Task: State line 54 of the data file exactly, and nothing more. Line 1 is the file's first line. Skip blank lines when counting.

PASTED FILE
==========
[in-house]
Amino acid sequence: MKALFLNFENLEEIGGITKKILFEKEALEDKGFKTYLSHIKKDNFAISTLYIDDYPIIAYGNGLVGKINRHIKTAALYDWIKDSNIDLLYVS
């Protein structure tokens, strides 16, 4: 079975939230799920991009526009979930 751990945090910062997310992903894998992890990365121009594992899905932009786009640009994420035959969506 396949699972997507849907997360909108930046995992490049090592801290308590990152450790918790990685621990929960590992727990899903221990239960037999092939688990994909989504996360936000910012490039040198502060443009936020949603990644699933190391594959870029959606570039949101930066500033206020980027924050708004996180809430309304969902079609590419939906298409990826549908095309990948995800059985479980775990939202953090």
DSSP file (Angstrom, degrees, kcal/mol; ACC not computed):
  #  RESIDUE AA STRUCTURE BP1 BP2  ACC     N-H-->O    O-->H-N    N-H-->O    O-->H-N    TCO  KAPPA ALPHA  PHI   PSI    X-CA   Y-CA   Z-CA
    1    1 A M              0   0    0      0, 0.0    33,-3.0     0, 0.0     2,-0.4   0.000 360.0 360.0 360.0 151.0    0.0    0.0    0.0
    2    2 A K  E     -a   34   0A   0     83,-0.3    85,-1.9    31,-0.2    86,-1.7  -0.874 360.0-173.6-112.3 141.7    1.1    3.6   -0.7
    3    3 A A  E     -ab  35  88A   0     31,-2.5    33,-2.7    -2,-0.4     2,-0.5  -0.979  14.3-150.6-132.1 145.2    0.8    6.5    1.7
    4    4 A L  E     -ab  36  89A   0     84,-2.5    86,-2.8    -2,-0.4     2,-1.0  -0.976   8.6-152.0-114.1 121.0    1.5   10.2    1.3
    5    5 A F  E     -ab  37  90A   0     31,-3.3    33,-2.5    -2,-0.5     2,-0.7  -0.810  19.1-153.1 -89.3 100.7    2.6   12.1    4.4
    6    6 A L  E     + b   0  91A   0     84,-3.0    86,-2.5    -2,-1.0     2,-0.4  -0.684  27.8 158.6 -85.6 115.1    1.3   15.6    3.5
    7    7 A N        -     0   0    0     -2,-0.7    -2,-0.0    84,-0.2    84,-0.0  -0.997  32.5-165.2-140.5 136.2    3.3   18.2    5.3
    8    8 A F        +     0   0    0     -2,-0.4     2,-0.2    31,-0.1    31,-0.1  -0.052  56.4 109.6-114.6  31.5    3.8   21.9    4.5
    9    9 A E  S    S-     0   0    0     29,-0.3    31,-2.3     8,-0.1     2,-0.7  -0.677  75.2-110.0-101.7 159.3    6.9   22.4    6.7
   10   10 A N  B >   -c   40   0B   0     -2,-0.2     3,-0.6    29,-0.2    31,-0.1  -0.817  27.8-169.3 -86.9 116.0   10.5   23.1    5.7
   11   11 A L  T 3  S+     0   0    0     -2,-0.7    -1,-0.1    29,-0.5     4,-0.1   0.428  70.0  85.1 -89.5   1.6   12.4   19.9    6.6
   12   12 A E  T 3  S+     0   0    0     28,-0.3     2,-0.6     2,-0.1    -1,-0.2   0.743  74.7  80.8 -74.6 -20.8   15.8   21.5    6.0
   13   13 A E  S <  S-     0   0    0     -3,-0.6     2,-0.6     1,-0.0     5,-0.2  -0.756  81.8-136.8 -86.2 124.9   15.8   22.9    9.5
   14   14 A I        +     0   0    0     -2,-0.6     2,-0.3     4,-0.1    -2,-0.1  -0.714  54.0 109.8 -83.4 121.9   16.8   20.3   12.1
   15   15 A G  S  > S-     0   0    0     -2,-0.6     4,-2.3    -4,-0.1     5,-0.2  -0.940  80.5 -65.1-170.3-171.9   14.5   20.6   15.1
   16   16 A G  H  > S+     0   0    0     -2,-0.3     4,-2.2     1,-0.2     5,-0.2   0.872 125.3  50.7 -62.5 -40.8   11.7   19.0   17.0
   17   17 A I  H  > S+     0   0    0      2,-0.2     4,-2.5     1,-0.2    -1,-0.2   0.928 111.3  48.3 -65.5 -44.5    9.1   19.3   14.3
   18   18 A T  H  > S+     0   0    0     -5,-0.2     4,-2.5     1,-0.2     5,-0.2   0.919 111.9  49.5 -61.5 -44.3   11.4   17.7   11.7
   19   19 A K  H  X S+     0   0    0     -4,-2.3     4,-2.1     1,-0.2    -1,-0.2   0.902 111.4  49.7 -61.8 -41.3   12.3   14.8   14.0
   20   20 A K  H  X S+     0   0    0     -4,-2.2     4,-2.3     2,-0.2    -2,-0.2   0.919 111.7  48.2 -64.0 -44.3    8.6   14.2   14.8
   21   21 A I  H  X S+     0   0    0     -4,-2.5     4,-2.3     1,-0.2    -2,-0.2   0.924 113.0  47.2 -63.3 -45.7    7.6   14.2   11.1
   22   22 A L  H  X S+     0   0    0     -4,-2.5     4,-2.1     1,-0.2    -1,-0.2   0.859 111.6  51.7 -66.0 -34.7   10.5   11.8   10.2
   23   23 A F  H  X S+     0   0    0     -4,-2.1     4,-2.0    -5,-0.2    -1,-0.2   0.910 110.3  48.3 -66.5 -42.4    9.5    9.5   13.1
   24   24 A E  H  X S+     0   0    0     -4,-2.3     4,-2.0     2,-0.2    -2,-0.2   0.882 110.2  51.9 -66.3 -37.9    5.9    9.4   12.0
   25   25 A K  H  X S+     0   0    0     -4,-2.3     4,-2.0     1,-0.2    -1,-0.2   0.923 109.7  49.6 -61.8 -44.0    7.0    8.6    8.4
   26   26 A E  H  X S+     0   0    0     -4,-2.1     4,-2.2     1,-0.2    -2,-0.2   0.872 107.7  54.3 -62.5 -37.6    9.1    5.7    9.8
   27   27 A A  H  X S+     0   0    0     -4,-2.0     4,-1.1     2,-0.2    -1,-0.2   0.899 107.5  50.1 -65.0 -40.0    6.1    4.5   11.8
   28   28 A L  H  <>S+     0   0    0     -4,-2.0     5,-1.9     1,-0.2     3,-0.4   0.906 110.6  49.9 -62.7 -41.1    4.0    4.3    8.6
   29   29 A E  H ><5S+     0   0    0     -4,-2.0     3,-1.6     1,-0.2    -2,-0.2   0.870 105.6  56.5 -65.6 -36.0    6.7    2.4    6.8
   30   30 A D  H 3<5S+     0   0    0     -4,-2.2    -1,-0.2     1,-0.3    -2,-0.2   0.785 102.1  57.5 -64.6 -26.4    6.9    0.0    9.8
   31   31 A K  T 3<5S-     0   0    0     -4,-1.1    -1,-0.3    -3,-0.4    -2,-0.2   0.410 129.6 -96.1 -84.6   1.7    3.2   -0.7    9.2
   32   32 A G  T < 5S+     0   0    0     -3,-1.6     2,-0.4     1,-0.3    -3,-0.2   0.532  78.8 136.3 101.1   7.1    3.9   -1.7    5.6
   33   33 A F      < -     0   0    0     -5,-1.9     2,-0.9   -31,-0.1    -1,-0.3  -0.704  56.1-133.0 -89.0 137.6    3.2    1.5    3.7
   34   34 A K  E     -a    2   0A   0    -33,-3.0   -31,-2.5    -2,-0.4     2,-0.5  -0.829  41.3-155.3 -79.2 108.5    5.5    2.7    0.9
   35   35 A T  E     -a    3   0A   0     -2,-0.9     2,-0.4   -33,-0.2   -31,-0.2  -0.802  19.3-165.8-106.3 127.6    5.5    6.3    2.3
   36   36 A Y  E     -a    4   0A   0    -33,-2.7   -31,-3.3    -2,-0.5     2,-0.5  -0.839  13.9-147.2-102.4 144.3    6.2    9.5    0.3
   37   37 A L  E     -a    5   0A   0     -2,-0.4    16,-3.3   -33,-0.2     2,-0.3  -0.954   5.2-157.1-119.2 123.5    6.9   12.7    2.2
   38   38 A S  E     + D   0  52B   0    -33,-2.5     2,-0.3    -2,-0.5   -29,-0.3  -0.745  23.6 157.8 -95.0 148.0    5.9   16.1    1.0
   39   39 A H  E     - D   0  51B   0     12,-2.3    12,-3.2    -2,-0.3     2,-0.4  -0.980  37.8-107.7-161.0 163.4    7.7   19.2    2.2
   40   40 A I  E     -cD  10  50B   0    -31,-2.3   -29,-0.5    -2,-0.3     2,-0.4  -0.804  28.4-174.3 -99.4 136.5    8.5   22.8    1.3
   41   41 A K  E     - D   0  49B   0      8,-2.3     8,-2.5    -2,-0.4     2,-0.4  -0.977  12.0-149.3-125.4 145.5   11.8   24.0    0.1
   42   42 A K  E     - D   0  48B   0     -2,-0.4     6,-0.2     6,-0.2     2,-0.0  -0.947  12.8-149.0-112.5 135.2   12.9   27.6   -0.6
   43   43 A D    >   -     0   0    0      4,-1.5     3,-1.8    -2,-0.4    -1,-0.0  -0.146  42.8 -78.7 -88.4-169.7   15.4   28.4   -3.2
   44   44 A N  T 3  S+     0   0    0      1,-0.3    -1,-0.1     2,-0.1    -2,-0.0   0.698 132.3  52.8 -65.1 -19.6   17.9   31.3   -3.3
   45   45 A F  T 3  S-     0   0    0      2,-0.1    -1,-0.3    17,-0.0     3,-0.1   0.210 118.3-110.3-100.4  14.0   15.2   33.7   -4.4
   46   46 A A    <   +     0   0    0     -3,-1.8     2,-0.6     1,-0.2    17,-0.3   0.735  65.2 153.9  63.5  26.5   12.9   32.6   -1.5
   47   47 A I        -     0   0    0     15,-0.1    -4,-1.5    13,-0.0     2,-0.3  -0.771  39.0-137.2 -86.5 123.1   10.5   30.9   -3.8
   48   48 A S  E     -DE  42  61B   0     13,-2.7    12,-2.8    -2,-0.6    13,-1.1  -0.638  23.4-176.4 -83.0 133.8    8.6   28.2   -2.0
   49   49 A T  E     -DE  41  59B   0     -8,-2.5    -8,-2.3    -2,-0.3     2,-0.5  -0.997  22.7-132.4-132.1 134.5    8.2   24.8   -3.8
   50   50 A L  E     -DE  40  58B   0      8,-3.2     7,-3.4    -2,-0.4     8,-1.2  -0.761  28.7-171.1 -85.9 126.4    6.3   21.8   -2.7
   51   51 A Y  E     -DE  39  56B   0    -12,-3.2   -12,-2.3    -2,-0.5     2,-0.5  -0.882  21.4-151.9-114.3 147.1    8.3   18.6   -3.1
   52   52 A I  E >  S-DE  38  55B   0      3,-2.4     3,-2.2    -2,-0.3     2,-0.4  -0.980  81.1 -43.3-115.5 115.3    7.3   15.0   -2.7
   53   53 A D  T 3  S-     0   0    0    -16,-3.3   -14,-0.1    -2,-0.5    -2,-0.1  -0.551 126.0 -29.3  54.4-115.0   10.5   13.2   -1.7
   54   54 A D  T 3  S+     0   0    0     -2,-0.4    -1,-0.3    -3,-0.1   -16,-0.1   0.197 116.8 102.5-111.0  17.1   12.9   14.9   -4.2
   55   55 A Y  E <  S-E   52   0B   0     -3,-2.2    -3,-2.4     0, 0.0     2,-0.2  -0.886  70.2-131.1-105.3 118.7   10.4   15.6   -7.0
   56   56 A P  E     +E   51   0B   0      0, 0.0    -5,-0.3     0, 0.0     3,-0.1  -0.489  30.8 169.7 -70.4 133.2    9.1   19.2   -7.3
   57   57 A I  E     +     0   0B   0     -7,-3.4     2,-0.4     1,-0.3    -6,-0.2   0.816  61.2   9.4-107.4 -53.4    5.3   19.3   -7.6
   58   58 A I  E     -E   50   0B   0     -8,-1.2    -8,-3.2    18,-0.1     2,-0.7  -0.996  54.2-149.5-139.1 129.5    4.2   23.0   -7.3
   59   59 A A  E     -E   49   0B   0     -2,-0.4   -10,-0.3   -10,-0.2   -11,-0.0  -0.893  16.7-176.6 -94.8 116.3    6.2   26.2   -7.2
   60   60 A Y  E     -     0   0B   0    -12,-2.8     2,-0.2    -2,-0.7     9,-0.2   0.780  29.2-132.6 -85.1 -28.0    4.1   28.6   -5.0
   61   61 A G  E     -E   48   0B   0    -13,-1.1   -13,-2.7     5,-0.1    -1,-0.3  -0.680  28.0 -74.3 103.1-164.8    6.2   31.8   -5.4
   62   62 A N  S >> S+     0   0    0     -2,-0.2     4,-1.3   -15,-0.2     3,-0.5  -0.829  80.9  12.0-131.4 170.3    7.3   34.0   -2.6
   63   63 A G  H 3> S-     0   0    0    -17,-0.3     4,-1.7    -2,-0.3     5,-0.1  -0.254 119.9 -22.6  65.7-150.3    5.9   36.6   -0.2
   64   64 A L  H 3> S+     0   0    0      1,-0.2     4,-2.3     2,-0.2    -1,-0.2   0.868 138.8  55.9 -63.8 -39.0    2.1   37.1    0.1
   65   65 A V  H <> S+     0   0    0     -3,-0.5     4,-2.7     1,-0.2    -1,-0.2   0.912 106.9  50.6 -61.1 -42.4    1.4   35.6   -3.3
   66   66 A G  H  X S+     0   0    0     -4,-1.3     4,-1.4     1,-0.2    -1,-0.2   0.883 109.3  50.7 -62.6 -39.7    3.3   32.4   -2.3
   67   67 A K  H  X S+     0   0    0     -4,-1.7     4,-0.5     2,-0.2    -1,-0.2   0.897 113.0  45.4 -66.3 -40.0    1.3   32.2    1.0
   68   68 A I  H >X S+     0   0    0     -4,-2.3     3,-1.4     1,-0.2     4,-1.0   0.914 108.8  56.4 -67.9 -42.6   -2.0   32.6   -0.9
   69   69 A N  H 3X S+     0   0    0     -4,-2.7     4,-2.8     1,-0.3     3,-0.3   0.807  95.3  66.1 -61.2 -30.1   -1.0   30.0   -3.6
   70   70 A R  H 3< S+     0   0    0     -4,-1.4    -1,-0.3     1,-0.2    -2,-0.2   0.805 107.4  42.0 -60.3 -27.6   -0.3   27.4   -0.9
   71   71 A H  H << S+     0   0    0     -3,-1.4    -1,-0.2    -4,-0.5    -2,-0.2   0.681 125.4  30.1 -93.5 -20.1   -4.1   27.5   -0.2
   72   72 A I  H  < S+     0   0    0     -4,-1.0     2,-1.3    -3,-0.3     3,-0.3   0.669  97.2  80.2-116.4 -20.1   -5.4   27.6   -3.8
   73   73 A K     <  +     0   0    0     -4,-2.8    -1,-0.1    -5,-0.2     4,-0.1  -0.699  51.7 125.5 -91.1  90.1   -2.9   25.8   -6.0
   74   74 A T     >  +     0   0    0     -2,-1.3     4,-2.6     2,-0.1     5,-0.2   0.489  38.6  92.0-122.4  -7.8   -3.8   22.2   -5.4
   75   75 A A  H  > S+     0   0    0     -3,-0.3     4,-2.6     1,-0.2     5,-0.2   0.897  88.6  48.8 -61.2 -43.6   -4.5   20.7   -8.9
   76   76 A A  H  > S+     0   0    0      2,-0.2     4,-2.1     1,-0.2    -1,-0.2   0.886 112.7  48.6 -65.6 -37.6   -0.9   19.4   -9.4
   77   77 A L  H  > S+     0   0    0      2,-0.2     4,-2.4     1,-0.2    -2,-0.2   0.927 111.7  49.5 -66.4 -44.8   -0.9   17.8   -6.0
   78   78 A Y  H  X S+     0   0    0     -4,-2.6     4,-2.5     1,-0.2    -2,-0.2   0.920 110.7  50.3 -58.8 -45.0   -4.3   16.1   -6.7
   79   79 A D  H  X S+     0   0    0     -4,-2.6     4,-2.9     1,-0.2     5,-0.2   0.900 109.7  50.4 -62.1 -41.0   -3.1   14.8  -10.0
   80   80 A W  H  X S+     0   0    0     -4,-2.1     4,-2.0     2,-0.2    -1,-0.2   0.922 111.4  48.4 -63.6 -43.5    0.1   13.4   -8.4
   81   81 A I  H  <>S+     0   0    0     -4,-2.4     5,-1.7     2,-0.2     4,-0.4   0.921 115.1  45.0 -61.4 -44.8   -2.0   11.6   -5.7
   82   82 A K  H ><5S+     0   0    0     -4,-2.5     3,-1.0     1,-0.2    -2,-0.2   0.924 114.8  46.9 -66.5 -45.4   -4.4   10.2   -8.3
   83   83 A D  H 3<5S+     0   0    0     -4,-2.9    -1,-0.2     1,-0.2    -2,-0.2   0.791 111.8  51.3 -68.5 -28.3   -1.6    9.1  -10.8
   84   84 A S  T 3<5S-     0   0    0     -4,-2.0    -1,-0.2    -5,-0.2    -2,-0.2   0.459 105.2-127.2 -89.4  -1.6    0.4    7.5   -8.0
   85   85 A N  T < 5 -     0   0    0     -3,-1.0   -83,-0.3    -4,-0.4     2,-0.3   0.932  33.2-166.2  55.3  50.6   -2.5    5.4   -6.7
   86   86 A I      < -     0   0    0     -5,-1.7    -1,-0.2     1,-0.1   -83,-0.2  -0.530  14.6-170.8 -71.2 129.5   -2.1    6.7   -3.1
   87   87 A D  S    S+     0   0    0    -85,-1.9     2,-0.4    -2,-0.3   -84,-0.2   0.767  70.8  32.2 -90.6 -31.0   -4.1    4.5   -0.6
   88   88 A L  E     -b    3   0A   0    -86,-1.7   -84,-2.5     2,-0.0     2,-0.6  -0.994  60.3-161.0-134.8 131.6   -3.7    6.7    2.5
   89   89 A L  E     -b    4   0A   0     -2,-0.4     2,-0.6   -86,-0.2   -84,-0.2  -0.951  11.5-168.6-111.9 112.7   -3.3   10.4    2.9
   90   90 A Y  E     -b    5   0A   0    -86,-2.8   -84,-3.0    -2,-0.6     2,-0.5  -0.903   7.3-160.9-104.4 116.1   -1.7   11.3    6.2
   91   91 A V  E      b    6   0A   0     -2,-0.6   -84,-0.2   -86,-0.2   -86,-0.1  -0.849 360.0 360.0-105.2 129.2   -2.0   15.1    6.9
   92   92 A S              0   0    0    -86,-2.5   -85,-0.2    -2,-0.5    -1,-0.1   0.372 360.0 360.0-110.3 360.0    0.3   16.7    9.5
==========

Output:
   49   49 A T  E     -DE  41  59B   0     -8,-2.5    -8,-2.3    -2,-0.3     2,-0.5  -0.997  22.7-132.4-132.1 134.5    8.2   24.8   -3.8